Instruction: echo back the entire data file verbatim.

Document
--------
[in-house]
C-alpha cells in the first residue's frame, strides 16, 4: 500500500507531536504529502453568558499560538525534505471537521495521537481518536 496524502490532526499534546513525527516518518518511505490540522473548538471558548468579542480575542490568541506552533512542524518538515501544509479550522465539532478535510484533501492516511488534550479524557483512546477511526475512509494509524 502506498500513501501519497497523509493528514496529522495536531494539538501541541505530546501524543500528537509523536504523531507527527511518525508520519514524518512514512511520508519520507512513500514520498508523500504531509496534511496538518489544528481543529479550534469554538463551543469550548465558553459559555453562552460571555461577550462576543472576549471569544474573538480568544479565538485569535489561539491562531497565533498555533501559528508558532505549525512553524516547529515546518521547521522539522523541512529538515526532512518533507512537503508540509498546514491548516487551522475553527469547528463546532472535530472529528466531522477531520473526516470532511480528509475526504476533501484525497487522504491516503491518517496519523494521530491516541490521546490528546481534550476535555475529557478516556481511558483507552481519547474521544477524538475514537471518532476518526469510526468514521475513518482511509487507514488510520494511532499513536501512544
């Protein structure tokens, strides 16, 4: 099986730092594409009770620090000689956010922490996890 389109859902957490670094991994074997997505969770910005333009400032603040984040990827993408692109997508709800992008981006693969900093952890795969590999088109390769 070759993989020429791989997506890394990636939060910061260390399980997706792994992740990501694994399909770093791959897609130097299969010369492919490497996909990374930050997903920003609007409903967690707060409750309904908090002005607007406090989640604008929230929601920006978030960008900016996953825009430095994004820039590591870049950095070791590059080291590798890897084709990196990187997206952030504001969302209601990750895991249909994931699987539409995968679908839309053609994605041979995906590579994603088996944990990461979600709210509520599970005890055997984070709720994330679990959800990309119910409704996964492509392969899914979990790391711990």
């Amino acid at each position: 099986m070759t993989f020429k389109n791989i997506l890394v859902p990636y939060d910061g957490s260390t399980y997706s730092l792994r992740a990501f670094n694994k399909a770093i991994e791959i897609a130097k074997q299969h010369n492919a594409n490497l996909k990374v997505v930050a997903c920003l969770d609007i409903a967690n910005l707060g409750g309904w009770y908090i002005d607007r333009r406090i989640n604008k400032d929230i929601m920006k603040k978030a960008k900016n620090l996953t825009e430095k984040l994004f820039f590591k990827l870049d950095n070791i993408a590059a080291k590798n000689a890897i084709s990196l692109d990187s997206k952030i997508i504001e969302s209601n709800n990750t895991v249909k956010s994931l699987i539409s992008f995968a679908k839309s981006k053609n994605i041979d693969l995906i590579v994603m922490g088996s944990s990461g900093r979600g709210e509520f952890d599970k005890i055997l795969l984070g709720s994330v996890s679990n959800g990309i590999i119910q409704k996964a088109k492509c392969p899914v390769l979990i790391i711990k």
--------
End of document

[in-house]
C-alpha cells in the first residue's frame, strides 16, 4: 500500500507531536504529502453568558499560538525534505471537521495521537481518536 496524502490532526499534546513525527516518518518511505490540522473548538471558548468579542480575542490568541506552533512542524518538515501544509479550522465539532478535510484533501492516511488534550479524557483512546477511526475512509494509524 502506498500513501501519497497523509493528514496529522495536531494539538501541541505530546501524543500528537509523536504523531507527527511518525508520519514524518512514512511520508519520507512513500514520498508523500504531509496534511496538518489544528481543529479550534469554538463551543469550548465558553459559555453562552460571555461577550462576543472576549471569544474573538480568544479565538485569535489561539491562531497565533498555533501559528508558532505549525512553524516547529515546518521547521522539522523541512529538515526532512518533507512537503508540509498546514491548516487551522475553527469547528463546532472535530472529528466531522477531520473526516470532511480528509475526504476533501484525497487522504491516503491518517496519523494521530491516541490521546490528546481534550476535555475529557478516556481511558483507552481519547474521544477524538475514537471518532476518526469510526468514521475513518482511509487507514488510520494511532499513536501512544
């Protein structure tokens, strides 16, 4: 099986730092594409009770620090000689956010922490996890 389109859902957490670094991994074997997505969770910005333009400032603040984040990827993408692109997508709800992008981006693969900093952890795969590999088109390769 070759993989020429791989997506890394990636939060910061260390399980997706792994992740990501694994399909770093791959897609130097299969010369492919490497996909990374930050997903920003609007409903967690707060409750309904908090002005607007406090989640604008929230929601920006978030960008900016996953825009430095994004820039590591870049950095070791590059080291590798890897084709990196990187997206952030504001969302209601990750895991249909994931699987539409995968679908839309053609994605041979995906590579994603088996944990990461979600709210509520599970005890055997984070709720994330679990959800990309119910409704996964492509392969899914979990790391711990």
């Amino acid at each position: 099986m070759t993989f020429k389109n791989i997506l890394v859902p990636y939060d910061g957490s260390t399980y997706s730092l792994r992740a990501f670094n694994k399909a770093i991994e791959i897609a130097k074997q299969h010369n492919a594409n490497l996909k990374v997505v930050a997903c920003l969770d609007i409903a967690n910005l707060g409750g309904w009770y908090i002005d607007r333009r406090i989640n604008k400032d929230i929601m920006k603040k978030a960008k900016n620090l996953t825009e430095k984040l994004f820039f590591k990827l870049d950095n070791i993408a590059a080291k590798n000689a890897i084709s990196l692109d990187s997206k952030i997508i504001e969302s209601n709800n990750t895991v249909k956010s994931l699987i539409s992008f995968a679908k839309s981006k053609n994605i041979d693969l995906i590579v994603m922490g088996s944990s990461g900093r979600g709210e509520f952890d599970k005890i055997l795969l984070g709720s994330v996890s679990n959800g990309i590999i119910q409704k996964a088109k492509c392969p899914v390769l979990i790391i711990k």